While the Paycheck Protection Program is intended to help keep businesses afloat during the economic uncertainty of the pandemic, the impact of those looking to take advantage of the system can reach the local level.
The federal government moved quickly to stand up programs to blunt the economic impact of the COVID-19 pandemic. This was a tremendous undertaking that provided needed financial support to hundreds of millions of Americans. Still, it would be unrealistic to think that such a large-scale effort could be implemented so quickly without any glitches. Unfortunately, fraudsters, both domestically and worldwide, saw this as an opportunity, impacting not only CARES Act funds but Unemployment Insurance (UI) assets, as well. The scope of the issue is vast: Washington state reports up to $650 million in UI money stolen by fraudsters and Maryland has identified more than $500 million in UI fraud.
The Small Business Administration’s (SBA) Paycheck Protection Program (PPP) is intended to keep businesses open by providing forgivable loans to employers to keep workers on the job. However, SBA has been challenged by numerous applications from nonexistent small businesses — duly registered at the state level — claiming they have employees to keep on payroll. Also, some actual small businesses falsified their qualifications for PPP loans, misrepresenting the number of employees and expenses.
While states have no vested interest in PPP funds themselves, fraud has an impact down to the local level:
Through these techniques and more, fraudsters can directly affect state and local resources and tax revenues, while delaying UI payments to legitimate applicants.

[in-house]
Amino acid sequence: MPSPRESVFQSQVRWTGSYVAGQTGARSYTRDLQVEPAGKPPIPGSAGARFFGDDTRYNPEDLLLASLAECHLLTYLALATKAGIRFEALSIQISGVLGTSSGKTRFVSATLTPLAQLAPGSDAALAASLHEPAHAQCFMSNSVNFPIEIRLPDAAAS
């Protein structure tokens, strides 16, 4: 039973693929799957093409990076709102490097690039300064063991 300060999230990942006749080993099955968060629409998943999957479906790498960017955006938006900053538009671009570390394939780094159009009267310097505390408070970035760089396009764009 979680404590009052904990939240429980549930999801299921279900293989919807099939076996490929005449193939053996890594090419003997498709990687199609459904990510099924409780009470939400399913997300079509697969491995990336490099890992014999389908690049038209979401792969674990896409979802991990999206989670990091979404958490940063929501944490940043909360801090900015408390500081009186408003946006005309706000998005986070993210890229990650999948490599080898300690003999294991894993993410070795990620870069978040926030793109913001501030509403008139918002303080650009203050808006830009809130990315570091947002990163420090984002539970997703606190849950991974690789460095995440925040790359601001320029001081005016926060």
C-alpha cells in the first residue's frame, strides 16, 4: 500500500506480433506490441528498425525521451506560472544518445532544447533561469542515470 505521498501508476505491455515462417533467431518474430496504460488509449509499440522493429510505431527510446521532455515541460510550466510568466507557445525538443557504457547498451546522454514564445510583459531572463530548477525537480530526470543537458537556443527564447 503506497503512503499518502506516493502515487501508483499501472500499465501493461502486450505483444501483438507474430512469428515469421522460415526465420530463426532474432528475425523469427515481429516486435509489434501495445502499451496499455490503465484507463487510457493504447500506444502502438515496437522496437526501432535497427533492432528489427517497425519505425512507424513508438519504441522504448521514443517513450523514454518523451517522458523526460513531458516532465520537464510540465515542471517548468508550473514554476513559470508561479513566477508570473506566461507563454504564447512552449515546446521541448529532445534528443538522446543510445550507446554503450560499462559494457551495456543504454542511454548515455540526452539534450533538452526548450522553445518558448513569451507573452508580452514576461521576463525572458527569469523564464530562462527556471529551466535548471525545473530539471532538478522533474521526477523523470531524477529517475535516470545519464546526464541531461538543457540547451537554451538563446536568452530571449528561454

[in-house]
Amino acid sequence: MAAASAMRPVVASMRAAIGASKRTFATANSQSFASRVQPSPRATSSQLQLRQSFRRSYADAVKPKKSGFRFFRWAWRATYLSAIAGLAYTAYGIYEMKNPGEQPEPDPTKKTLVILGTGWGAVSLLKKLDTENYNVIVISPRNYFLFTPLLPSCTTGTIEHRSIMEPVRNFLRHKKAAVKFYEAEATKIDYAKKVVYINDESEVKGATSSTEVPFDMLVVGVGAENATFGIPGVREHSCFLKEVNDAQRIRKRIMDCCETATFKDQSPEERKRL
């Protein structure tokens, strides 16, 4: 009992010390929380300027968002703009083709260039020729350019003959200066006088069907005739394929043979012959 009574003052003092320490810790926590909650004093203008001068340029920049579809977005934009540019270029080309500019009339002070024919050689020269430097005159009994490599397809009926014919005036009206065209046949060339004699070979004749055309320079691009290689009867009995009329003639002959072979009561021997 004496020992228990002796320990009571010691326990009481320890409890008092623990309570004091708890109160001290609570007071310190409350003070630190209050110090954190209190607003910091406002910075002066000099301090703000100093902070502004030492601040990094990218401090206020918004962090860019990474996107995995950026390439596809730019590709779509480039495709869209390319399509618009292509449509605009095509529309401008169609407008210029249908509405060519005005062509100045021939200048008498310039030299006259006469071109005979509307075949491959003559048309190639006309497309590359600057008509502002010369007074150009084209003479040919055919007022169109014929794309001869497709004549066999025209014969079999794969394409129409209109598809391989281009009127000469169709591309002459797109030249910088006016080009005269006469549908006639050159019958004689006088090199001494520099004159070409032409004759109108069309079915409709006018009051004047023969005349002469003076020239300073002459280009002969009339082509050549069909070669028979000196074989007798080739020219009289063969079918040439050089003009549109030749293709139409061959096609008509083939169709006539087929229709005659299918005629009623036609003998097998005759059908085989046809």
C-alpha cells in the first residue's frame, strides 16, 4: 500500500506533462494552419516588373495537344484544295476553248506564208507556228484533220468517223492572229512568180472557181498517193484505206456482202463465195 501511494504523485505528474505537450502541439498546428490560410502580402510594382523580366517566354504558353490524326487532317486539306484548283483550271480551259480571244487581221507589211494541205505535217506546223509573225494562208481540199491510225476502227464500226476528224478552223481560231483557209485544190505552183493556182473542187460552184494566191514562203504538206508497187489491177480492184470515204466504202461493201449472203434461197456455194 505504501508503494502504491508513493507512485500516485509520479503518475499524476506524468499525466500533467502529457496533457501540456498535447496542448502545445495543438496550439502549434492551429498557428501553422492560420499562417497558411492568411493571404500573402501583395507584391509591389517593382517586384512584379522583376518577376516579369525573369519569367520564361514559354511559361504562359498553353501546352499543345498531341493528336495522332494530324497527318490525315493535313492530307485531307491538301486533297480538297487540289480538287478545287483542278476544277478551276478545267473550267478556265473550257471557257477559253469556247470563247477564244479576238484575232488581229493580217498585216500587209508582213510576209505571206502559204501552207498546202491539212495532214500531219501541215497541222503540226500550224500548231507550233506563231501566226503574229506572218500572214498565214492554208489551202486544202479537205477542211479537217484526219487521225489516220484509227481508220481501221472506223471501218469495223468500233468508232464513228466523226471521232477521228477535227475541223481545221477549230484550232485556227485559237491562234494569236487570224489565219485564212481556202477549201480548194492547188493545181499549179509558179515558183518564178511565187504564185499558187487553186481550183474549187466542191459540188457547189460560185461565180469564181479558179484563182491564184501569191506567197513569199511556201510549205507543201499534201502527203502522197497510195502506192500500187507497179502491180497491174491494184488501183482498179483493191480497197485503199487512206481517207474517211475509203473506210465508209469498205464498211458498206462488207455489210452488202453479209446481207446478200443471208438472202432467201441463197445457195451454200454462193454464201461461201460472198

“Pay-and-chase” could potentially lead to the recovery of a portion of the lost funds, but historically, a large percentage of fraudulently obtained dollars is never recovered. Pay-and-chase also has its own costs: The original money is gone, and now you have to spend more — in time, resources and personnel — to try to recoup it. Of course, there is also the deterrent value of chasing down fraudsters, but with limited resources available to auditors, the likelihood is that the majority of that money is unrecoverable.
Businesses don’t commit fraud; the people who run those businesses — legitimate or otherwise — do. It’s essential to make sure the applicants are who they say they are, that their businesses are genuine, and that their employees actually exist and work for them.
True, banks are important parties in the loan application process, but the issue starts with state registration, where new businesses register with the Secretary of State and other offices at the city or county level. It’s relatively easy for fraudsters to use stolen identities and fabricated information to create a realistic business entity, complete with management personnel and officers. It’s up to agencies to determine if any or all of the information submitted is true. Historically, this has been tough to do: Research by LexisNexis Risk Solutions shows that only 50 percent of small businesses have a credit history, and half of those with a history only have thin files. Once the business is registered, that information can flow to federal agencies, including the SBA as it reviews PPP loan applications.